Friday, May 15, 2009

Phil Paine finds his own memorial to genius and heroism in Toronto

He describes a rare moment:

When I first began to read seriously in history, as a boy, my instincts led me to avoid looking for heroes. Trying to find people in the past to admire and respect can be a trap. One is bound to be disappointed. The sad truth is that scoundrels and monsters routinely find their way into history books, but good people do not. The very fact that one is a decent human being virtually guarantees that one will be forgotten. Historical figures propped up as models or champions of this and that usually turn out to be outright frauds, or at the very least to have genuine accomplishments marred by major flaws. But there was one historical figure that I could not help admiring, and that was Frederick Douglass, whose Autobiography inspired me from childhood. And I did not know until recently that I could walk on the very floor where Douglass walked and spoke, right near my own home.

At the corner of King and Jarvis stands St. Lawrence Hall. This fine structure was built in 1850 to provide a venue for public meetings, concerts, balls, and other cultural events of the little city that was then maturing out of its crude frontier beginnings. Over the next century, the hall would be used to echo the voice of Jenny Lind, display the curios of P.T. Barnum, and be used as a practice dance hall by Rudolf Nureyev and Margot Fonteyn. The structure is well preserved, and an excellent example of the Renaissance Revival style of the mid-nineteenth century. Unlike most such structures, it has maintained its intended function throughout its existence.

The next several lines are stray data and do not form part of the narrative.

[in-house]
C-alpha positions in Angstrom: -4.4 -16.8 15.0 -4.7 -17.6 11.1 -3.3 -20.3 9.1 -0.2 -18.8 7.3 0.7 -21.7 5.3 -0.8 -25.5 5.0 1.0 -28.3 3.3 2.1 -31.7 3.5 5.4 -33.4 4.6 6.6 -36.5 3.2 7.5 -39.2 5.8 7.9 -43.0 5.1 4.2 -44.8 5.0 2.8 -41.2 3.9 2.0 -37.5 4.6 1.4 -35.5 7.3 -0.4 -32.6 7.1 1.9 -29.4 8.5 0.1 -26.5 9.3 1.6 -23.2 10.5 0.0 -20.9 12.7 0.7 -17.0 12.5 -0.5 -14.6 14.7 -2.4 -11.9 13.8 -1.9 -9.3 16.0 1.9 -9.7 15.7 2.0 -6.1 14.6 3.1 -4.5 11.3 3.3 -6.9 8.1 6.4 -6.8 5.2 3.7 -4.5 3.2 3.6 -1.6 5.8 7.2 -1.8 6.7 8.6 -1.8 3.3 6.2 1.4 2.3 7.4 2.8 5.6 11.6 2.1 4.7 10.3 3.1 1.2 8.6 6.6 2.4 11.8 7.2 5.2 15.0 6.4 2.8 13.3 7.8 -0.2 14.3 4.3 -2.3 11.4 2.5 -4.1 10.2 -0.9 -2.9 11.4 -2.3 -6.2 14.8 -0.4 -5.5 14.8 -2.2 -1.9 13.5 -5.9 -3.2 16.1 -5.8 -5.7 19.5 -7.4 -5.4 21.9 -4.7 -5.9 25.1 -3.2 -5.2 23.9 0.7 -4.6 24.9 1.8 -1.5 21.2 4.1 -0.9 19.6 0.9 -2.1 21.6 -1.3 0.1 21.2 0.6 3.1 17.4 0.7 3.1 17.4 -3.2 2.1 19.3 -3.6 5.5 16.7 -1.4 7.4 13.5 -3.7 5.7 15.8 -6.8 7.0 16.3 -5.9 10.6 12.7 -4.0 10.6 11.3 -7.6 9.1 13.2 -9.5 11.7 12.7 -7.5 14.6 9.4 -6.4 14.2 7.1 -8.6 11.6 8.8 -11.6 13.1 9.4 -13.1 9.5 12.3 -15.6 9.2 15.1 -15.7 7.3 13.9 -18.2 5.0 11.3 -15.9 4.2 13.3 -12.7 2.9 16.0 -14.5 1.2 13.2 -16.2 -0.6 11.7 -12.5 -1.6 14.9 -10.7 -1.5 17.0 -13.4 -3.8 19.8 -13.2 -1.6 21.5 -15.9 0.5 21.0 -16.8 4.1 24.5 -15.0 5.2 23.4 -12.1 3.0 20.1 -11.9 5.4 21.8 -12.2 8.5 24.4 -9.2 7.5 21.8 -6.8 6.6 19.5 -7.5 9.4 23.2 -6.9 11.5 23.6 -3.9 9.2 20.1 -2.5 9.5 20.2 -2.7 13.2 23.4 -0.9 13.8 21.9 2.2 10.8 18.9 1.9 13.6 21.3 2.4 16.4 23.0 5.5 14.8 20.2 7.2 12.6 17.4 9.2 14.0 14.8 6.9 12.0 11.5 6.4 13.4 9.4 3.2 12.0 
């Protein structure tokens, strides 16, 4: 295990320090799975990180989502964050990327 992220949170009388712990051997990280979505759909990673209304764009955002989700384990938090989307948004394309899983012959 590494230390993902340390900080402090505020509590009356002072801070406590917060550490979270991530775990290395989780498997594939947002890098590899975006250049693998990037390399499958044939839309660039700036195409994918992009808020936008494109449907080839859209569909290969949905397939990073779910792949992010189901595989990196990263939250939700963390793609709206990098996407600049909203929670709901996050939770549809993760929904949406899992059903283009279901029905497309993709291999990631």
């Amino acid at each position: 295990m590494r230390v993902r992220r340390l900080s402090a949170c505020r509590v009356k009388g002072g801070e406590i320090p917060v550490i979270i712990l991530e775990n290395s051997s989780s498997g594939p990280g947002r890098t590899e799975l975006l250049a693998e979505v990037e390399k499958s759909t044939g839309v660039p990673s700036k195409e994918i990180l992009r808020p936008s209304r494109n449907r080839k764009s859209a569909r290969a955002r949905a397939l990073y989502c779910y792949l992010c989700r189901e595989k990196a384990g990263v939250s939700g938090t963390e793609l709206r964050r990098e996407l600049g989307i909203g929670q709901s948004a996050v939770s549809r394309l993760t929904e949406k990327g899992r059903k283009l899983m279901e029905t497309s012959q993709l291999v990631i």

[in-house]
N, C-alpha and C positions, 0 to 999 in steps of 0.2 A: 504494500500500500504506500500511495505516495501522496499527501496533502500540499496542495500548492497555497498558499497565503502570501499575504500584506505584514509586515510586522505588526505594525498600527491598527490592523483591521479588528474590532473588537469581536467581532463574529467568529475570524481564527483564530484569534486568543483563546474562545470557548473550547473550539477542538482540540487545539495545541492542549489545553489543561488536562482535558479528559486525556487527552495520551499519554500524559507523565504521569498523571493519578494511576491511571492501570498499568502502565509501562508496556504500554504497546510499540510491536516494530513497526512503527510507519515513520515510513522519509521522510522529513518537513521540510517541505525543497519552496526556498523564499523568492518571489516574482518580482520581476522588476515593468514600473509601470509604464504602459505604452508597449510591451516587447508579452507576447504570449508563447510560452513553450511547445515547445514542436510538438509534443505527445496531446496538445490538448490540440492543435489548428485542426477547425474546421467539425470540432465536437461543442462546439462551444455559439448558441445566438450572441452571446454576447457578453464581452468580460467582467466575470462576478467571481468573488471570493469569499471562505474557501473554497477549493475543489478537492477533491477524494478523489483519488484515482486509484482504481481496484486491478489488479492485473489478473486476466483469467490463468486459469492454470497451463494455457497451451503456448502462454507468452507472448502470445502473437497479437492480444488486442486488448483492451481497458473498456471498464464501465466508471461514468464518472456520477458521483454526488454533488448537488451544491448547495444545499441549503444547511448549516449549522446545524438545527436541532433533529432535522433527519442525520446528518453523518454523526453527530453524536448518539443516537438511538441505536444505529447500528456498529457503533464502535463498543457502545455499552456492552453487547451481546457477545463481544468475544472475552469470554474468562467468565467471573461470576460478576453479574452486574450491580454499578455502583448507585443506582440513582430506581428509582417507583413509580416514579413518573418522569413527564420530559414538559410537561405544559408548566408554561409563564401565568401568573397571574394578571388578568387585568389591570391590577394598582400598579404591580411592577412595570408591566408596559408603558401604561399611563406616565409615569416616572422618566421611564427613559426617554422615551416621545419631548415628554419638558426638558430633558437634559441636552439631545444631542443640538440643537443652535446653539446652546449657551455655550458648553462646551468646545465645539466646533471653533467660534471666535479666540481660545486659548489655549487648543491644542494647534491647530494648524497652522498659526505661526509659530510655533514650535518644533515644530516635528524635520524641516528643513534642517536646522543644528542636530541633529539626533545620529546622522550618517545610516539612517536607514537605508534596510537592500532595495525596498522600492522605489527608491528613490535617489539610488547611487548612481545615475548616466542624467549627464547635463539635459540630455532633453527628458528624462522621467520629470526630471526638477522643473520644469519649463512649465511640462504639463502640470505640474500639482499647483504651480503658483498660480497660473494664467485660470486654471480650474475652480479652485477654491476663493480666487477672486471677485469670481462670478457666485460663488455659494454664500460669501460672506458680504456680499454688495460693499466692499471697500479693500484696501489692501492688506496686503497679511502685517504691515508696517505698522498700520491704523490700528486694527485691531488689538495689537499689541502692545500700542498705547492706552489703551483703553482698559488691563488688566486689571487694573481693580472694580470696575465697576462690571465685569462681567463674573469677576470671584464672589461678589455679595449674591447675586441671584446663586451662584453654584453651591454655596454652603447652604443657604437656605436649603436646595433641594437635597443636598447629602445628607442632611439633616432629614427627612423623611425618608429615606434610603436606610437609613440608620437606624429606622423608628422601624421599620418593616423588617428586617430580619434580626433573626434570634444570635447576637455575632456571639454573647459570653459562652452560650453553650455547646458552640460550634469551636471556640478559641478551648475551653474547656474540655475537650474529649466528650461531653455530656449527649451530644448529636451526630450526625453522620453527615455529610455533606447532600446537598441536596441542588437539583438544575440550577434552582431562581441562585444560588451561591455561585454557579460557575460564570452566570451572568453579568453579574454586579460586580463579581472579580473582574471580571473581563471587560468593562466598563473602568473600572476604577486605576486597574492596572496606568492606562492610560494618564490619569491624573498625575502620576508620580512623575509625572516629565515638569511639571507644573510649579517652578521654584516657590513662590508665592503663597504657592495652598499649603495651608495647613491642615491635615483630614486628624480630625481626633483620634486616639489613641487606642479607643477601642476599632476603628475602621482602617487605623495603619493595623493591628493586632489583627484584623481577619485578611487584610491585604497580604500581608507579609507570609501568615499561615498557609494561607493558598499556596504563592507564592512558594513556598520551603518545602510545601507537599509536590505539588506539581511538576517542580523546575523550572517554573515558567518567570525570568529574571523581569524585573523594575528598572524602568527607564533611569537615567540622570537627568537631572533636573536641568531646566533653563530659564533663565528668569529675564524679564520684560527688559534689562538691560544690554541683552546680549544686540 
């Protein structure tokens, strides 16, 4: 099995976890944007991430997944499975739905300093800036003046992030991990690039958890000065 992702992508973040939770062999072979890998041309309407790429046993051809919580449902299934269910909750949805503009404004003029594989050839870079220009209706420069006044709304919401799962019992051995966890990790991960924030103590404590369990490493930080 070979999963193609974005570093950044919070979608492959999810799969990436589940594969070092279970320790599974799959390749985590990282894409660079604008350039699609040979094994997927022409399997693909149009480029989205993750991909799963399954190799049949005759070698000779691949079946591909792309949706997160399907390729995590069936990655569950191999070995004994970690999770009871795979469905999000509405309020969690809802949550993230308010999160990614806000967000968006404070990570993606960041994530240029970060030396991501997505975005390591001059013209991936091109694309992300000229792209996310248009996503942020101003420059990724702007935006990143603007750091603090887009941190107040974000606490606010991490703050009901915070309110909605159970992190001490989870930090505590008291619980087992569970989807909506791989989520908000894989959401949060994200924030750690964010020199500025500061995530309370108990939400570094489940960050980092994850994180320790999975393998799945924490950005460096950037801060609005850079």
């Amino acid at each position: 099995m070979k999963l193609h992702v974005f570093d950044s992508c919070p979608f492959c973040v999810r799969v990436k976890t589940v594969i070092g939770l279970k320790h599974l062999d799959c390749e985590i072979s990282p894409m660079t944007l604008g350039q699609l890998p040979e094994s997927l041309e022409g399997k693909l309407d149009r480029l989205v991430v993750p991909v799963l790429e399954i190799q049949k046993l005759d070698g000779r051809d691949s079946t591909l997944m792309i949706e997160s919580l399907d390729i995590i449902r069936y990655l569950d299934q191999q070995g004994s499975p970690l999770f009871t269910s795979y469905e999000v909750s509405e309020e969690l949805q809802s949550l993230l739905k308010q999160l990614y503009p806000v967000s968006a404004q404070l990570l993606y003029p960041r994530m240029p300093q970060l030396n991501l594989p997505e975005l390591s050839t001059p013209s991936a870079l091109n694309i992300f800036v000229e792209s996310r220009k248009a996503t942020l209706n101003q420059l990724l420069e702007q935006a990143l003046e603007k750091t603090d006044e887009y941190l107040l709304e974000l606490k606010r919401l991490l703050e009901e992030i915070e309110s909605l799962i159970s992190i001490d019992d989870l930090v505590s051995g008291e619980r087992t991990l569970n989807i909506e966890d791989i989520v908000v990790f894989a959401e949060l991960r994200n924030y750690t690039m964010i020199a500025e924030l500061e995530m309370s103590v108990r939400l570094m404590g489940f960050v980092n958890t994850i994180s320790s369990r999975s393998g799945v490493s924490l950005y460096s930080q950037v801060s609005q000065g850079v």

The timing of its construction was propitious, for there was an important issue for public discussion: the recently enacted Fugitive Slave Law in the United States. This law allowed agents from the southern slave states to conduct a reign of terror in northern states, kidnapping runaway slaves, and many free blacks, and dragging them back to the slave pens of the south. It effectively unleashed the tentacles of the monstrously evil institution of slavery throughout the United States, canceling out existing abolitionist reforms. This hideous injustice would soon lead the United States into a bloody civil war. The activities of the Underground Railway, the organized resistance movement which smuggled escaped slaves to freedom in Canada, were now much more dangerous. Upper Canada had enacted legislation for the abolition of slavery in 1793. On the issue of slavery, Canadians were consistently and adamantly on the side of the angels. The underground railway terminated in Toronto. Escaped American slaves formed free agricultural communities scattered around rural Ontario, and much of the resistance was organized here.

So it's not surprising that Frederick Douglas came to Toronto, and spoke at the newly-built St. Lawrence Hall to a cheering crowd of 1,200 on April 3, 1851[1]. Yesterday, I entered the building, and walked through the empty hall, which has not much changed in general appearance.

Since I acknowledge so few heroes from the annals of history, I rarely get that special thrill that historians can enjoy... the pleasure of planting one's feet on a spot trod by a paladin. I once stood rapt with pleasure in front of Mozart's house, listening to one of his arias being sung. But Mozart's is an example of a tragic life, transcended by genius, and can hardly serve as an example to follow. I have no transcendent genius of my own, so his example is useless to me, personally.

But the work of Frederick Douglass has long been, for me, a kind of guidebook in the quest for freedom and human dignity. The man was a genius, no doubt about it, but it was a real-world genius.

Read the whole thing.

Labels: , , , , ,

0 Comments:

Post a Comment

Links to this post:

Create a Link

<< Home